Naturally, raising your children can consume all of your time and energy. For many years your children will be your primary focus, meaning you won't necessarily prioritise yourself and what you enjoy doing.
Eventually, they’ll grow up and fly the nest. When this happens, it’s common to feel like there's an empty hole left in your life - many parents experience these feelings of loss and sadness. Although empty nest syndrome isn't a medically coined term, it refers to the emotions you go through when your children leave home. This could be if they’ve left home for university, or they’ve decided they’re ready to leave home as a young adult.
When you have adult children who have left home, the extra time you have on your hands can be a little overwhelming and leave you with a loss of purpose. It's essential to recognise that the mixed emotions you go through are completely normal, and if you feel yourself struggling, you should reach out and speak to someone.
This can be a difficult time for you and you may experience empty nest syndrome without realising it, especially if your child has been living at home for their whole life. We've put together a few tips to help you begin to fill your time and start focusing on yourself again.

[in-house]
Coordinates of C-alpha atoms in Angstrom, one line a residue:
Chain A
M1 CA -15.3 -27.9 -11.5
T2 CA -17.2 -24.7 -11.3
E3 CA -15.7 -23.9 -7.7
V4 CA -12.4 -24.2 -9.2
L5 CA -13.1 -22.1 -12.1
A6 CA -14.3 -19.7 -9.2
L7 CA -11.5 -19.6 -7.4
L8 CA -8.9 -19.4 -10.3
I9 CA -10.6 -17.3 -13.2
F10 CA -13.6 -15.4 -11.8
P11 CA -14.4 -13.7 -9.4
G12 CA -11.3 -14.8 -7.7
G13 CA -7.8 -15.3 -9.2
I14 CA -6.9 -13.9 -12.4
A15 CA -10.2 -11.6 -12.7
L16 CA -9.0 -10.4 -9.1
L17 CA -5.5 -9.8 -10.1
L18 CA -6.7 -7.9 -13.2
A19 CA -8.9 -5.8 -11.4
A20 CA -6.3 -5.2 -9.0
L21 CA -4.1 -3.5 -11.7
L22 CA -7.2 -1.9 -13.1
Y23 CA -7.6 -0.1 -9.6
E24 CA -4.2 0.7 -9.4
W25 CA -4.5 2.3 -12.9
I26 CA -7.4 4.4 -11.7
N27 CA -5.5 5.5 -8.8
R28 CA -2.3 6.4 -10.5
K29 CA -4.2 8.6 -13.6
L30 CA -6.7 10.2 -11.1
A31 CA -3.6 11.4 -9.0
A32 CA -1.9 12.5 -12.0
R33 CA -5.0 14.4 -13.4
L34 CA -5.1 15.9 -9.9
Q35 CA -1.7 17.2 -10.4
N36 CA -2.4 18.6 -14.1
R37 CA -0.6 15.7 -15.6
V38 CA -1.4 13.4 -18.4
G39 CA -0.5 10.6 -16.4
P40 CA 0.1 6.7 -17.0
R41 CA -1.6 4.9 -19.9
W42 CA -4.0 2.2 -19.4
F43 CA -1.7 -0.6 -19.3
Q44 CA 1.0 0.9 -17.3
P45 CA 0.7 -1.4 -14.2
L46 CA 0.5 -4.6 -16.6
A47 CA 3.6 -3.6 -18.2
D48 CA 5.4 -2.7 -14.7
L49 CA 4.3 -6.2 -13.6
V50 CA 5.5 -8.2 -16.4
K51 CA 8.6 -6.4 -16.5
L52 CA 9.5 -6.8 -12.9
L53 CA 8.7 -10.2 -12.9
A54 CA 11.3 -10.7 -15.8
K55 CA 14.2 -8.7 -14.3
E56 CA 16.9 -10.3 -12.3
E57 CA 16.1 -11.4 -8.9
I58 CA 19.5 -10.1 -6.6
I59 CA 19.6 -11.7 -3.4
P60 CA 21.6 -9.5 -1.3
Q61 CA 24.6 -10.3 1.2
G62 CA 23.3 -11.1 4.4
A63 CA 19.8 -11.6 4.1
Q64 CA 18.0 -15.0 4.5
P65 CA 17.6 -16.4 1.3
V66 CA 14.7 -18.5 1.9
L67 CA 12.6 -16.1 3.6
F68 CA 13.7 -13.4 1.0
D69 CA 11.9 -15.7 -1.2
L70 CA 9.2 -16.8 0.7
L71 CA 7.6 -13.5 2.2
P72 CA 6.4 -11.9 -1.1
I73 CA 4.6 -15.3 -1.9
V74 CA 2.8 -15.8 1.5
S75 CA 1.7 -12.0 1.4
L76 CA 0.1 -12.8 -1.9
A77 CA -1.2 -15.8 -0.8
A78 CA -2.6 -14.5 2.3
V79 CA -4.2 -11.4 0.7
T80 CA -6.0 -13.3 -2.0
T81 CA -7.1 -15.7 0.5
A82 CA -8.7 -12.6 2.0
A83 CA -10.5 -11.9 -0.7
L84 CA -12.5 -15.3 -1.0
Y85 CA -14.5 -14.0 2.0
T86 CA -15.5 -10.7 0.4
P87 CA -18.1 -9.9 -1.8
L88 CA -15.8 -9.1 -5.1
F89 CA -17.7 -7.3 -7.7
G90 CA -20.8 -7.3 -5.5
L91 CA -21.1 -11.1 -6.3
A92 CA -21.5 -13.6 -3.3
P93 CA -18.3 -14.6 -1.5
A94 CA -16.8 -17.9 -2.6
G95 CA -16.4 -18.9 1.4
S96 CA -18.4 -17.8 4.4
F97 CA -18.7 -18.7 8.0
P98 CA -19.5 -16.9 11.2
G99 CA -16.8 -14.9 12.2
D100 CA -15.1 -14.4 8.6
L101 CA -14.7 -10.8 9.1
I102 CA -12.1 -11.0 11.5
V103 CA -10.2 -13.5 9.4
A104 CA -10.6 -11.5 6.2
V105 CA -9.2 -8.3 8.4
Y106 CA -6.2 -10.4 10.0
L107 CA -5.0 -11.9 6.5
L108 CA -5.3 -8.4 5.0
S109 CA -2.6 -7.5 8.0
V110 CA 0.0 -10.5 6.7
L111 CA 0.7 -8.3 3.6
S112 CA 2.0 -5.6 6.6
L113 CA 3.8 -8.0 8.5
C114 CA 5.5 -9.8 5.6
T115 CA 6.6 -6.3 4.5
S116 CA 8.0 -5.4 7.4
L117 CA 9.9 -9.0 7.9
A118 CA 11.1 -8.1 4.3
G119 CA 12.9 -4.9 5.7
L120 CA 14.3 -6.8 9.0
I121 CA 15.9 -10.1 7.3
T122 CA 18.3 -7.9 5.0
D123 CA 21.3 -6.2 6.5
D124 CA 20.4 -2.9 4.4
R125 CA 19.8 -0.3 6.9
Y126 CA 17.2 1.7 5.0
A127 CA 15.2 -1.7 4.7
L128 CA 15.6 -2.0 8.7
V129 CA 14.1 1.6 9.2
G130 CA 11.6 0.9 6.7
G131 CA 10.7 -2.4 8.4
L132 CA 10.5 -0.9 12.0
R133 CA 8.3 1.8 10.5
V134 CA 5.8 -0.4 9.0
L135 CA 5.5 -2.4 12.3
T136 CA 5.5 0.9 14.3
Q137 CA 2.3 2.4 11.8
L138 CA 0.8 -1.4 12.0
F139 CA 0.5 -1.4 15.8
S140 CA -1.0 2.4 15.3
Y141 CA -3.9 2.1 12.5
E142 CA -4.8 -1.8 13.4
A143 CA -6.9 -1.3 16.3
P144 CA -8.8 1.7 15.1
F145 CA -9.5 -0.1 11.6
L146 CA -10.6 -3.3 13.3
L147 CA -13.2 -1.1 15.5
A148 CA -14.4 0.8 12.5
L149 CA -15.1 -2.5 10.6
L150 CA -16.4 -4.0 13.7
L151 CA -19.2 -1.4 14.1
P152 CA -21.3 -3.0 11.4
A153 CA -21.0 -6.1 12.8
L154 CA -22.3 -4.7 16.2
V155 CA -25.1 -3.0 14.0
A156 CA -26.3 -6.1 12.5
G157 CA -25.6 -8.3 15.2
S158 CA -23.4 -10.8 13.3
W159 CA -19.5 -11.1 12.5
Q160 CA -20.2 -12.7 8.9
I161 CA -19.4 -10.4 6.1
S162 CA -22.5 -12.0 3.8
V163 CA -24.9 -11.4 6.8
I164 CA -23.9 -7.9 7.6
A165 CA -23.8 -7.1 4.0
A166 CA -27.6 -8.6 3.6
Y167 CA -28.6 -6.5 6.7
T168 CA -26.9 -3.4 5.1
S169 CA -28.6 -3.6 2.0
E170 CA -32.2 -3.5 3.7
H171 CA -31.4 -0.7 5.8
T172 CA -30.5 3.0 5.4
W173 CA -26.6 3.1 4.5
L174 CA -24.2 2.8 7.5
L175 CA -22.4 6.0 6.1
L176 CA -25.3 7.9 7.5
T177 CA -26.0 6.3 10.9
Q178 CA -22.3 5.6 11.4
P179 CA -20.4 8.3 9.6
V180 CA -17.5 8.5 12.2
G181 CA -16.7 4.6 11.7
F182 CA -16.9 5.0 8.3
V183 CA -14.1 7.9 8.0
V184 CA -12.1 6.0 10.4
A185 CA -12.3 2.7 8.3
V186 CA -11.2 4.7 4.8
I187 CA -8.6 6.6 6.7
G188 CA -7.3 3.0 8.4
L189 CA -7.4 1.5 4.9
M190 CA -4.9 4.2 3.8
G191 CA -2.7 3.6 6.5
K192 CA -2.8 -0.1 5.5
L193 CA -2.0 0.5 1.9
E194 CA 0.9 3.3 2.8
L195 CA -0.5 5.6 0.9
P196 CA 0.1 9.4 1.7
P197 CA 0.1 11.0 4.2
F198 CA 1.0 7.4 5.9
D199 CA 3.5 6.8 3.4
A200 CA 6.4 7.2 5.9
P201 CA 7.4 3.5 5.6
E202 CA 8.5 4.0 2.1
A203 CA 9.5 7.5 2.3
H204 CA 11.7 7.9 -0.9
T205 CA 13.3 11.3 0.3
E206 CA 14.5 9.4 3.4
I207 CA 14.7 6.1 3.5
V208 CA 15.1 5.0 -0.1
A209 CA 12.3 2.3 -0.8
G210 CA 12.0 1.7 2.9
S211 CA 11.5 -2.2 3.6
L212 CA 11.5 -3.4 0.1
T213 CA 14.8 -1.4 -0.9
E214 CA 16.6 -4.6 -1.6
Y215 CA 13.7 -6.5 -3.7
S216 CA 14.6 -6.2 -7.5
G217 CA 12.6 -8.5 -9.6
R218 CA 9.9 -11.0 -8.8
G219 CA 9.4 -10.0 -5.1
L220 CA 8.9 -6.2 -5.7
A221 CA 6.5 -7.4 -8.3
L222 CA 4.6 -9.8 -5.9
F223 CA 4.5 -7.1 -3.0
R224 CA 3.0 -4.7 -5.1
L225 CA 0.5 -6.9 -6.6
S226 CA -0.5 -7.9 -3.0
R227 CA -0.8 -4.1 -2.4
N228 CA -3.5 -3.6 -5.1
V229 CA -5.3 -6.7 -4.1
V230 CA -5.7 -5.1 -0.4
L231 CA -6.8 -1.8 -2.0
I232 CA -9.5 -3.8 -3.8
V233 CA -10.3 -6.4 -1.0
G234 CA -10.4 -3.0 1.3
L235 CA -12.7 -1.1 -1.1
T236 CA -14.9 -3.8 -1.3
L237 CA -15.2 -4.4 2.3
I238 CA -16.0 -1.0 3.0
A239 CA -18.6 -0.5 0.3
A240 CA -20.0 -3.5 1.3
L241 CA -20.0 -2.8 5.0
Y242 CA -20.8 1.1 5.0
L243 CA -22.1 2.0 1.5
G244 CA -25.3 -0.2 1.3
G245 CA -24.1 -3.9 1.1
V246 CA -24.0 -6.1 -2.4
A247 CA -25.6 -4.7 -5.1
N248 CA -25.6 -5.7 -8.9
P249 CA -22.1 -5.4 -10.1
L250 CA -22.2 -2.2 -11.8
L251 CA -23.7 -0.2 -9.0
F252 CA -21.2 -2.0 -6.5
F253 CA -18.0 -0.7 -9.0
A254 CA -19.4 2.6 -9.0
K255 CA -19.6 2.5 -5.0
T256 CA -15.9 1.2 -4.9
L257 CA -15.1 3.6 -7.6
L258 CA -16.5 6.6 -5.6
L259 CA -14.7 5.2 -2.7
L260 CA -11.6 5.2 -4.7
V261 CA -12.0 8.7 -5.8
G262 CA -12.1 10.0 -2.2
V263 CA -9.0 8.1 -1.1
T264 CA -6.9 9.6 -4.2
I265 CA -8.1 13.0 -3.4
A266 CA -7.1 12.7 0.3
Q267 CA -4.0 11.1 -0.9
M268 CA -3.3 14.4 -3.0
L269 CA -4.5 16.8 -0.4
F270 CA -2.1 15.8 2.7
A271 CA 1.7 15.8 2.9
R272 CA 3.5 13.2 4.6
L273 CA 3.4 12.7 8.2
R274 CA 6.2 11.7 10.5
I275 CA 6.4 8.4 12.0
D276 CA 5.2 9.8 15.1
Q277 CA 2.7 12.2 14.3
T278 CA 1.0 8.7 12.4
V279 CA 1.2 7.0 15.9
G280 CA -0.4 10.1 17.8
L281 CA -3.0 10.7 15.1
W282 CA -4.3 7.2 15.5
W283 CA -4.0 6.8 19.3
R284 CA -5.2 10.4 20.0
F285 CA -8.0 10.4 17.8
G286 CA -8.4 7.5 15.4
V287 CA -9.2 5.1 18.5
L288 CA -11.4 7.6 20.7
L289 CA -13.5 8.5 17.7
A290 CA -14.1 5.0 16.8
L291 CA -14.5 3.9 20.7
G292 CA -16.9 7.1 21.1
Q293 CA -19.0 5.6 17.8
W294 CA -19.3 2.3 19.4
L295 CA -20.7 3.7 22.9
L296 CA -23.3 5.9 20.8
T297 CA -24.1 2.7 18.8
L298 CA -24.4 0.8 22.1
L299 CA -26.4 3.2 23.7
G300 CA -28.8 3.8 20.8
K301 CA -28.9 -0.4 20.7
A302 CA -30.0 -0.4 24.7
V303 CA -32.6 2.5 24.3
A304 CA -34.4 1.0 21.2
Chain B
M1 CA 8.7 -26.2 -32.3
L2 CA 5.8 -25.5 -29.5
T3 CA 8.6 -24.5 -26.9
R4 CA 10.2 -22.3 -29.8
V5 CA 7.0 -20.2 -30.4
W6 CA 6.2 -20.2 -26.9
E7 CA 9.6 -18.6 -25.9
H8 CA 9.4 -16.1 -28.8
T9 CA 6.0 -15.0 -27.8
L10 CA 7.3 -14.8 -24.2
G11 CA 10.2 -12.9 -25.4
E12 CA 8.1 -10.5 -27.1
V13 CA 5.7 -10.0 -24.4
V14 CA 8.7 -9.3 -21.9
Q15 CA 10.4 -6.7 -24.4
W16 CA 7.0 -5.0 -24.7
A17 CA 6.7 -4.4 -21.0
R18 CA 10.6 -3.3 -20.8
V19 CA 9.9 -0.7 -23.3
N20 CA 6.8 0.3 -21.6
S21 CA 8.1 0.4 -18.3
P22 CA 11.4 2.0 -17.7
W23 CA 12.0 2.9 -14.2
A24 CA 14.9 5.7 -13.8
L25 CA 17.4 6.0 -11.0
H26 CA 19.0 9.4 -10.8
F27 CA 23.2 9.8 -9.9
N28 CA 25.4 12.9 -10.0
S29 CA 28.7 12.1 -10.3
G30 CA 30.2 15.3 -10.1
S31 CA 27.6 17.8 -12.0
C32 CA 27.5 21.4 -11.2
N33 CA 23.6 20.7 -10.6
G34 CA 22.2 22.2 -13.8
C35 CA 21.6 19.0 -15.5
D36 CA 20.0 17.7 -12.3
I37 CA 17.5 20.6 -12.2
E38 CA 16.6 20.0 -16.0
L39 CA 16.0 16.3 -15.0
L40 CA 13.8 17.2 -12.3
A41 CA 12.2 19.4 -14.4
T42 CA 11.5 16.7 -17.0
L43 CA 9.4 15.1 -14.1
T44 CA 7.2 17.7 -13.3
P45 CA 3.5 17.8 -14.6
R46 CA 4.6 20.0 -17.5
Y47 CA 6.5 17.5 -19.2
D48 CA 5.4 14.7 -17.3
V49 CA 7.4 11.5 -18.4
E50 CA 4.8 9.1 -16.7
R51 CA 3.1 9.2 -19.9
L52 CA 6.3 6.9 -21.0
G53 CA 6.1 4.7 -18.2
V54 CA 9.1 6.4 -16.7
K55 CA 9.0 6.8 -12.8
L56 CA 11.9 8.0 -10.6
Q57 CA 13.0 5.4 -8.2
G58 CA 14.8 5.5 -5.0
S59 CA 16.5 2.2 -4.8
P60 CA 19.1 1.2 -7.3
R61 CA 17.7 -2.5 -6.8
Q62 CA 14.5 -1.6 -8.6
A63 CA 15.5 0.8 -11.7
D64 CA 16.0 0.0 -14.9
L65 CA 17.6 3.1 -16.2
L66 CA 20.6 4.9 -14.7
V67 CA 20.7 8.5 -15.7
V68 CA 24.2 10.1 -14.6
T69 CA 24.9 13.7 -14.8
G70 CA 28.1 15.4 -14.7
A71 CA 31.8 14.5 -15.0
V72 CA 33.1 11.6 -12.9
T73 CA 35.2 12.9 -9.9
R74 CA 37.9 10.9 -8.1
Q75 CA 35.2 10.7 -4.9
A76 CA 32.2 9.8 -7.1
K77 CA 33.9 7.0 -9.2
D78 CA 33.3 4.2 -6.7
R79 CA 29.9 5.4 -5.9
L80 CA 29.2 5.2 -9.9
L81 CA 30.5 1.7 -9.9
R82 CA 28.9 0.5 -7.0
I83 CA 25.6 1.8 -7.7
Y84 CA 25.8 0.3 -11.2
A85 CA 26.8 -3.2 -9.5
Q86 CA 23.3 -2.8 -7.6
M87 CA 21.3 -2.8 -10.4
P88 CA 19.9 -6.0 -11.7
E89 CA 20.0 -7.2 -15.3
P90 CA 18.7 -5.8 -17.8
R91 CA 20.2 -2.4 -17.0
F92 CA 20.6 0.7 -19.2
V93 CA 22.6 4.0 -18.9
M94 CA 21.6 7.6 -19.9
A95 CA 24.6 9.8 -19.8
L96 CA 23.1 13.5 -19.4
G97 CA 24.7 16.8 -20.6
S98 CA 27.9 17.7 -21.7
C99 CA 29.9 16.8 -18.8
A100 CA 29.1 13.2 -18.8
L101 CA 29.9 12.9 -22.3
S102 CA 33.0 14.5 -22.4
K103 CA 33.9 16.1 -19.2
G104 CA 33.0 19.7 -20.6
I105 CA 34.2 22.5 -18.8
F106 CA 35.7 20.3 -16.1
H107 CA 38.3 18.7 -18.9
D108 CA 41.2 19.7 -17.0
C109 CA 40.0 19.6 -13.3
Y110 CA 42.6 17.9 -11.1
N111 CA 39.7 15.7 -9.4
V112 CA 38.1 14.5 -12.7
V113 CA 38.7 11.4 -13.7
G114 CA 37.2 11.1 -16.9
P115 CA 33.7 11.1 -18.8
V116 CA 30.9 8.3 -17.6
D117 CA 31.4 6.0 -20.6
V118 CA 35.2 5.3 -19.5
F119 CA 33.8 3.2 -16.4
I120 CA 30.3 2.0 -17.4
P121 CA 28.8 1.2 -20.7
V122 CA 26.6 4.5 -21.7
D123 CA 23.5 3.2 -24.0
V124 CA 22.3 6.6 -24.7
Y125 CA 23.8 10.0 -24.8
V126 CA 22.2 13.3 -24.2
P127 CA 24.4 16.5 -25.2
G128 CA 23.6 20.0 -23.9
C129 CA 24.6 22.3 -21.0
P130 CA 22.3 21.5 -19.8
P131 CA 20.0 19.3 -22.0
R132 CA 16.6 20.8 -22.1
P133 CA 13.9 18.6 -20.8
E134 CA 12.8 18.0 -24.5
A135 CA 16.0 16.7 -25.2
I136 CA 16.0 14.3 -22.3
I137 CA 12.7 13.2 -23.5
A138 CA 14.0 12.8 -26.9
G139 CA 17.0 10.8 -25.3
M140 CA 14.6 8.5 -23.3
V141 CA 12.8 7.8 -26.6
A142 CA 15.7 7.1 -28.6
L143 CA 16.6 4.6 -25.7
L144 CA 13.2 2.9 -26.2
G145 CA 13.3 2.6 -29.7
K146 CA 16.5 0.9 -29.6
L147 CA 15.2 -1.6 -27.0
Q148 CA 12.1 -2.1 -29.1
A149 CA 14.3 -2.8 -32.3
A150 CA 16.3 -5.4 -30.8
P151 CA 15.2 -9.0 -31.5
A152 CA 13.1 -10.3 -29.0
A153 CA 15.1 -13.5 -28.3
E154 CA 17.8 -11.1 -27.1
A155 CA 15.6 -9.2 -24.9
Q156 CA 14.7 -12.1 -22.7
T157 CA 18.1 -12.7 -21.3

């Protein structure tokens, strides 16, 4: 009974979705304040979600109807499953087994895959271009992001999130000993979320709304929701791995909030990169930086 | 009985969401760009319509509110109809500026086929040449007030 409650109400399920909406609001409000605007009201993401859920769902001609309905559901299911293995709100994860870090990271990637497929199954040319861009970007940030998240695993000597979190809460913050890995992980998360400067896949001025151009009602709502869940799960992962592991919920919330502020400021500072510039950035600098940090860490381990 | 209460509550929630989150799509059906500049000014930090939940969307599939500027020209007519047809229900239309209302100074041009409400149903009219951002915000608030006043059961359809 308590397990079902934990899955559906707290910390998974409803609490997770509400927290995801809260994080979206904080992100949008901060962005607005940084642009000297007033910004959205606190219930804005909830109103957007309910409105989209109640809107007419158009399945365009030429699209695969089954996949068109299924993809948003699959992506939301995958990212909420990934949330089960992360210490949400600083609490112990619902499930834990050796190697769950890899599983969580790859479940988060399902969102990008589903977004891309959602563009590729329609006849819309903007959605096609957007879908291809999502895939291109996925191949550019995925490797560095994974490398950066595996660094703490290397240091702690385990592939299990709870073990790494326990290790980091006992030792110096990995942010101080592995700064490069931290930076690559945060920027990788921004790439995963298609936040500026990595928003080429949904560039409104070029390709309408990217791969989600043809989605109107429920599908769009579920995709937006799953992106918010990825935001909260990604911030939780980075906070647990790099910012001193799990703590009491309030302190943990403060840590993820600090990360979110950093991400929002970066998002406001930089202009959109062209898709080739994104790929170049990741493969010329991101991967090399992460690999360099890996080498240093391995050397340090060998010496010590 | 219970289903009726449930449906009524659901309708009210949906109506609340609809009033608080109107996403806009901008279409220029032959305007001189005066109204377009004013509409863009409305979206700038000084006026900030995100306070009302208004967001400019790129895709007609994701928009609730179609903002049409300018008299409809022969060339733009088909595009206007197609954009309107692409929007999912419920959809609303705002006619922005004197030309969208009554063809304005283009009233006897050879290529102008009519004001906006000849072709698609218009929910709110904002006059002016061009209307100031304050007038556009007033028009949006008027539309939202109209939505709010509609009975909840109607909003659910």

Reconnect with yourself
Being a parent demands so much of your time and can take up a considerable amount of your identity. When your children grow older and learn to rely on you a little less, this is an opportunity to reconnect with yourself and regain a sense of your self-identity. The time spent helping with homework, preparing meals, or taking them to football, for example, can become time you now dedicate to pursuing an old hobby or interest you may not have had time for before.
Staying at home might be tempting, but this can make you feel sad and alone. Instead, you can pick up activities you set aside when you had your children and rekindle your passions. This will help you rediscover your sense of self and will help you fill your extra time with meaningful hobbies. If you're struggling with feelings of loneliness, getting involved in a group hobby and surrounding yourself with people with similar interests can also help you focus on your passions.
Reconnect with your partner
Similar to reconnecting with yourself, you'll have time to reconnect with your partner or other people in your life once your children leave. Some couples separate when their children fly the nest, having found they have little in common anymore. Instead of focusing on the gap in both your lives, this is an opportunity to touch base with your shared interests and start enjoying these again.
If you find you've lost interest in the things you and your partner used to do together before, experiment and find something new that you both enjoy and that involves spending time with each other. You don't have to love the activity to start with, but as long as you're willing to give it a go, this can help rebuild your relationship and rekindle the romance between you.